Some great songs that make me think of great books

Scene: You’re sitting on the bus, watching the city go by as you travel to some mundane destination. You put your headphones on and crank the volume up. For twenty minutes (or an hour, or two), you’re going to stare out the window and pretend you’re in some trendy indie movie. You can’t read a book–you have motion sickness (er, if you’re me, at least)–so you settle for just thinking about books instead. After all, you’re a well-read heroine or hero, and you’ve got to be ready for your take.

Just me? Oh well. Get your faraway expressions ready anyway, because I’m about to share some of my favorite songs of the moment that put me in mind of some really great books. Headphones on. Buckle in!


#1: “Phone” by Lizzo

Book Pairing: This Is Just My Face: Try Not to Stare by Gabourey Sidibe

My Review |Goodreads | Amazon | Barnes & Noble | IndieBound

9780544786769“Phone” is a clever, silly song about heading home drunk after a night out. Even “feet all sore” in overpriced Louboutins and a lost phone can’t ruin Lizzo’s infectious self-confidence, just like a difficult home life and climb to fame can’t ruin Gabourey Sidibe’s charm and optimism in This Is Just My Face, her 2017 memoir.

If you’re thinking This Is Just My Face: Try Not to Stare is just another celebrity cash-grab memoir, you’d be wrong: Sidibe is genuinely fascinating. She grew up the daughter of a green card marriage between her tough-as-nails American mom and polygamous Senegalese dad. She went from a 20-something phone sex operator to overnight superstar when she starred in Precious: Based on the Novel Push by Sapphire, and her determination to not be a one-hit wonder is palpable throughout This is Not My Face. Luckily, there’s no chance of that. Sidibe continues to be a success on TV and on Twitter. She’s funny, sweet, down-to-earth, and completely fabulous–just like Lizzo. Let’s just hope Sidibe doesn’t lose her phone.

#2: “River” by Ibeyi

 

Book Pairing: Homegoing by Yaa Gyasi

My Review | Goodreads | Amazon | Barnes & Noble | IndieBound

9781101947135Ibeyi is a twin-sister act whose music is ethereal and lovely, but whose lyrics pack a punch. They’re French-Afro-Cuban-Venezuelan and they’re constantly reckoning with the diasporic, colonial history that entails. (“Ibeyi” means “twins” in Yoruba.) “River” is a trance-like song about sins and redemption.

How fitting, then, that Homegoing also centers on the devastating legacies of colonialism through the lens of two sisters from modern-day Ghana. The novel follows their bloodline for 400 years through tragedies and successes, betrayals and loves alike. One sister remains in Ghana while the other is sold into slavery in the U.S. It’s rare that a novel feels as ambitious and politically relevant as this one while still remaining a damn good story, to boot.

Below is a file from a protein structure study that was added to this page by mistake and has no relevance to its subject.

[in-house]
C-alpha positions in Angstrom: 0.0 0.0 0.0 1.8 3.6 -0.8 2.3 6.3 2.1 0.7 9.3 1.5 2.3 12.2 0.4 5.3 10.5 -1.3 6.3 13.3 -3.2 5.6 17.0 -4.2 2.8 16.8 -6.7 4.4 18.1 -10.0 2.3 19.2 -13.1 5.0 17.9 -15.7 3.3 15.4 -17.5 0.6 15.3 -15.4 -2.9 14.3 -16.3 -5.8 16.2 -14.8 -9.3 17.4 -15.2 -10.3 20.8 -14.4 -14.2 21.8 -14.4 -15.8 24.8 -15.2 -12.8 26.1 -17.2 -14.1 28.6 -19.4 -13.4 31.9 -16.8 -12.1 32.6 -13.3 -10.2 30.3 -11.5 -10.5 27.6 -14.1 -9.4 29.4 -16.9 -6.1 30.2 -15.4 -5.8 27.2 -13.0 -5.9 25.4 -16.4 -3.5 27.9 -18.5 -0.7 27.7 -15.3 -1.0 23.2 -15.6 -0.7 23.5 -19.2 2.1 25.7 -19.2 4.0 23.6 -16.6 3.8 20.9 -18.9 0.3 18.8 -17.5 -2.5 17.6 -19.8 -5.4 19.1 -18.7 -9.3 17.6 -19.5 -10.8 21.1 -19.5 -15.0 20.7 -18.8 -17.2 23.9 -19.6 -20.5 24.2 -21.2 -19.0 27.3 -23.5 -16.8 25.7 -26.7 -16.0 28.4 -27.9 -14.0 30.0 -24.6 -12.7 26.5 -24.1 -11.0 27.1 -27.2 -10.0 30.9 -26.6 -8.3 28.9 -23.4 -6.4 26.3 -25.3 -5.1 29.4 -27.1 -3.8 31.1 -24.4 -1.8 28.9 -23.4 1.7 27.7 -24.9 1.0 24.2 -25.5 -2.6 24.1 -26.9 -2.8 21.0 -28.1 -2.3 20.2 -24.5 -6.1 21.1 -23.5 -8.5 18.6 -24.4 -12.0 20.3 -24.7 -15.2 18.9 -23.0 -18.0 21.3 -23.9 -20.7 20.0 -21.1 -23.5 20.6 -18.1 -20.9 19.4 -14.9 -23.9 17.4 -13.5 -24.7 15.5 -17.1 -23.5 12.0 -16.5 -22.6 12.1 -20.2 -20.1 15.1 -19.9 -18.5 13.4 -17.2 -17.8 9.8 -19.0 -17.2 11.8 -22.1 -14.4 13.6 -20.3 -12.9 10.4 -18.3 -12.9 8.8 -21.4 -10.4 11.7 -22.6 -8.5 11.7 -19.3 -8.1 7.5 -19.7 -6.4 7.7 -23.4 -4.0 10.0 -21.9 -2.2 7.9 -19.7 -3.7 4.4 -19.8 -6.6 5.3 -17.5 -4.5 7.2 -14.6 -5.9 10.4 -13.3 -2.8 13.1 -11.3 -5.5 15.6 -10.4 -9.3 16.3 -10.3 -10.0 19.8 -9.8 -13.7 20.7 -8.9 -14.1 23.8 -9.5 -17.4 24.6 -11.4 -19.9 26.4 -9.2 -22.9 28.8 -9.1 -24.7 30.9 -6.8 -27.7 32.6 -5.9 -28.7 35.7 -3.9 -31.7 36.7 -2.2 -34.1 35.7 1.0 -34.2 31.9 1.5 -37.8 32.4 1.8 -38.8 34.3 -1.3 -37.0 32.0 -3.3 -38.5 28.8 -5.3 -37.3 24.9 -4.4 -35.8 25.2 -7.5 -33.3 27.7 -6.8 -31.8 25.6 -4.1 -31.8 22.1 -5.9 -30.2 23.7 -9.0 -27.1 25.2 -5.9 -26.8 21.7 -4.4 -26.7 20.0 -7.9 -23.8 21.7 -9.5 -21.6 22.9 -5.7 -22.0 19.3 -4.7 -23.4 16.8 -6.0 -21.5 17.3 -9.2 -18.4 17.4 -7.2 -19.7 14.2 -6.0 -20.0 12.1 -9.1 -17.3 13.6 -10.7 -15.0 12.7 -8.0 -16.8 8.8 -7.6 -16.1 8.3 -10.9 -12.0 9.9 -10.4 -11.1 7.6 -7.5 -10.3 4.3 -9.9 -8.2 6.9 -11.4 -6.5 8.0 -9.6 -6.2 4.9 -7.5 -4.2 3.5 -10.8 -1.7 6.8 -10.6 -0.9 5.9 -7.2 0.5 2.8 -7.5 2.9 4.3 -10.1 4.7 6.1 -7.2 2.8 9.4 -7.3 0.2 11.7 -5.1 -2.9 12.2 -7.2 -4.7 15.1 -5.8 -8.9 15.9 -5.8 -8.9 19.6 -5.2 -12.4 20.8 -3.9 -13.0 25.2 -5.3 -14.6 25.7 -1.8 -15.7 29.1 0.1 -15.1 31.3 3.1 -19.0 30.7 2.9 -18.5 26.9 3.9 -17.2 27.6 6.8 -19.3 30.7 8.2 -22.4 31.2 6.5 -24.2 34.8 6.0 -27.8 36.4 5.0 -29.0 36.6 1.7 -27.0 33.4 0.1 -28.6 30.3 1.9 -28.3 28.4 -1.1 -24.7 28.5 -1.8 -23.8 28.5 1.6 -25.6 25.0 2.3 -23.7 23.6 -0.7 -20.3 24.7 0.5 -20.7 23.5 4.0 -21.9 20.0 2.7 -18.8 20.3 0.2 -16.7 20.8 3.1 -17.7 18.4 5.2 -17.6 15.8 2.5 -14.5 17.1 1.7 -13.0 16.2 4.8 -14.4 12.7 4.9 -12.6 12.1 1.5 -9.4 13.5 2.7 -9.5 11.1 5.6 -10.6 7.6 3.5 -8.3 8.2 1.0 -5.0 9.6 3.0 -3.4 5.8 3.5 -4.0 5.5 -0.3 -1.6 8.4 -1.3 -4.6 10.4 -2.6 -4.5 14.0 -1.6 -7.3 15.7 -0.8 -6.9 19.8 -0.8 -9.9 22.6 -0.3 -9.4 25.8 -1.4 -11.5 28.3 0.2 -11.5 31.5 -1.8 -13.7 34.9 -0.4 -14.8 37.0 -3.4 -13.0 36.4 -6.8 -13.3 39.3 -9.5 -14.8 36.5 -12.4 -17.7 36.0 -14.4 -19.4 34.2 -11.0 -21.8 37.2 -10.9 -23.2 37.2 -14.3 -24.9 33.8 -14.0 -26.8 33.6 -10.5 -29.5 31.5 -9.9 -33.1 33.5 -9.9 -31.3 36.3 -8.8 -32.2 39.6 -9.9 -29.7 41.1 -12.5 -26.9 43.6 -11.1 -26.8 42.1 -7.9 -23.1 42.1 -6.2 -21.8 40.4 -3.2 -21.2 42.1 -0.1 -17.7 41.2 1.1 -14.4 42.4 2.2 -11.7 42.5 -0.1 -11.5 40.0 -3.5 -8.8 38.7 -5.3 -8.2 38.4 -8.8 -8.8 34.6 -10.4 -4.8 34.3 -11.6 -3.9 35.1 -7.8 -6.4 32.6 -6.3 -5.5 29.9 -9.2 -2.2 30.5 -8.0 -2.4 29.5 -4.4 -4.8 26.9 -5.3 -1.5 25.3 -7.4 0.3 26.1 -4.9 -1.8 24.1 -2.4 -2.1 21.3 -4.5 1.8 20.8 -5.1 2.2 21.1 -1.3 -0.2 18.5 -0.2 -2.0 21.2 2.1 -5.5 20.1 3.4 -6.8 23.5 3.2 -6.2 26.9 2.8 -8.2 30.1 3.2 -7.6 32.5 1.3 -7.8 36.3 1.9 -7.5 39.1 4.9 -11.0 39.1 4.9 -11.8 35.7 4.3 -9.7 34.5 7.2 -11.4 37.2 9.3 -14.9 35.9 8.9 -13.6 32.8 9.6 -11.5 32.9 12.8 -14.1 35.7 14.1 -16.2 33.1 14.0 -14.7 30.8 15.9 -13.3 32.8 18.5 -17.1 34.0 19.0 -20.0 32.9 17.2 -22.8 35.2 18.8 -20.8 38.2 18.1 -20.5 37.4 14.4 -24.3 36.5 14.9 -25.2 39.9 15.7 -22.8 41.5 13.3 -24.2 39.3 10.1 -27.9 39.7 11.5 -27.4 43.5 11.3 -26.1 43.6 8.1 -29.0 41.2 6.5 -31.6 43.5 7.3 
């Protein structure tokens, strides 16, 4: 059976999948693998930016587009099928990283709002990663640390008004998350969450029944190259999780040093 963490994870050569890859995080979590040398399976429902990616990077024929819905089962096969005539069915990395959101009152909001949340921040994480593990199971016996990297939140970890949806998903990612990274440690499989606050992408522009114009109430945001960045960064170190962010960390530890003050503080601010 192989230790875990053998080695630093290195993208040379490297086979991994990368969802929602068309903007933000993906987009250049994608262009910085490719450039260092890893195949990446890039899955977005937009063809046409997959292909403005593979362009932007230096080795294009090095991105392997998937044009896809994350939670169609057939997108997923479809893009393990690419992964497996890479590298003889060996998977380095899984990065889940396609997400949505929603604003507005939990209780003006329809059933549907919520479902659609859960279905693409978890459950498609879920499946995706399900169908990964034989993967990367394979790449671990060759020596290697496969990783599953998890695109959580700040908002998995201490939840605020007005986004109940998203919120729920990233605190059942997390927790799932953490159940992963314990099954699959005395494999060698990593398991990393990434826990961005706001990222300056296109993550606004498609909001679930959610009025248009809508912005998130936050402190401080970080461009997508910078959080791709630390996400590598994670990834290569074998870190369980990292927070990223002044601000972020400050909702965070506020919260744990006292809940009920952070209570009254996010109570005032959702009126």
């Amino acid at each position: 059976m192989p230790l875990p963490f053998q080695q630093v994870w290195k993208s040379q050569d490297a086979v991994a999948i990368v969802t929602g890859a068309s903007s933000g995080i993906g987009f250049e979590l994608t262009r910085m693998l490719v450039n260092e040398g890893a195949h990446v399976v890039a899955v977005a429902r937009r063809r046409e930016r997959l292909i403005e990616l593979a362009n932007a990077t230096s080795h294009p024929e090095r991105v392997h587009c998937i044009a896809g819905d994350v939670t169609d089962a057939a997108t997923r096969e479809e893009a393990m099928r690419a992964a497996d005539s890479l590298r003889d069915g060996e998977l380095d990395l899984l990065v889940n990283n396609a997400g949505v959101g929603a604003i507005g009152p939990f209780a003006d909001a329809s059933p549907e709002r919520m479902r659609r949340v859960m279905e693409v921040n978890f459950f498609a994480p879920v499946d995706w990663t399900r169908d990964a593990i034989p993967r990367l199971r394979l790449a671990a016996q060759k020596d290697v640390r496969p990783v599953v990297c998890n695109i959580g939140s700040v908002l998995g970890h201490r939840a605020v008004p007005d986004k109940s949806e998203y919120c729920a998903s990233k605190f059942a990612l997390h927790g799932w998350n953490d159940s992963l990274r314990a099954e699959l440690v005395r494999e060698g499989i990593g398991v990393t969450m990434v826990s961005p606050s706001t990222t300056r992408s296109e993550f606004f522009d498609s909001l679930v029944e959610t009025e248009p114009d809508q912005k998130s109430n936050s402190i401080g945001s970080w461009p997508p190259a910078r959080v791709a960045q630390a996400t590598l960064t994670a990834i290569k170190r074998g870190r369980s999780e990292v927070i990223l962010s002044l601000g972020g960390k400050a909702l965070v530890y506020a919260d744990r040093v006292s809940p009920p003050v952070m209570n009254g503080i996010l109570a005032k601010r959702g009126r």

#3: “Waiting Game” by Banks

Book Pairing: Sweetbitter by Stephanie Danler

My Review |Goodreads | Amazon | Barnes & Noble | IndieBound

Sweetbitter CoverBanks slots neatly into the “weird girls getting it on” niche, right alongside FKA Twigs, Peaches, Robyn, and many more. “Waiting Game” is an intoxicating song about an off-balance relationship. “What if the way we started made it something cursed from the start?” Banks croons, and sure, it’s a little melodramatic…but so is love.

I reviewed Sweetbitter so recently that it seems almost redundant to include it here, but “Waiting Game” captures the essence of the novel so well that I just couldn’t leave it out. Throughout Sweetbitter, Tess always seems to be waiting: for love, for life, for the next magical flavor. She knows she can’t compete with the claustrophobic duo of Simone and Jake, but she tries anyway. Headstrong, young, dramatic, and kind of foolish: it’s a typical 20-something cocktail that Banks is the perfect soundtrack for. I love it.


Have any favorite book/music pairings of your own? Would you like to see this become a regular-(ish) feature on the blog? Let me know in the comments!

Dessa announced a new album, and everything is a little less awful now.

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A huge blow has been struck to Net Neutrality and everything is on fire, but Minneapolis rapper/writer/singer/general-kick-ass-human Dessa just announced her newest album, and that means everything is a little less terrible today. Chime will be her fourth full-length studio album, and drops on February 23rd. You’d better believe I’ll be first in line to buy it.

Like St. Vincent (whose work I wrote about back in October), Dessa’s music is deeply literary–hence why I feel qualified to freak out about her album on a book blog. A writer friend introduced me to Dessa’s second album, Castor, the Twin, circa 2012…and I’ve been hooked ever since.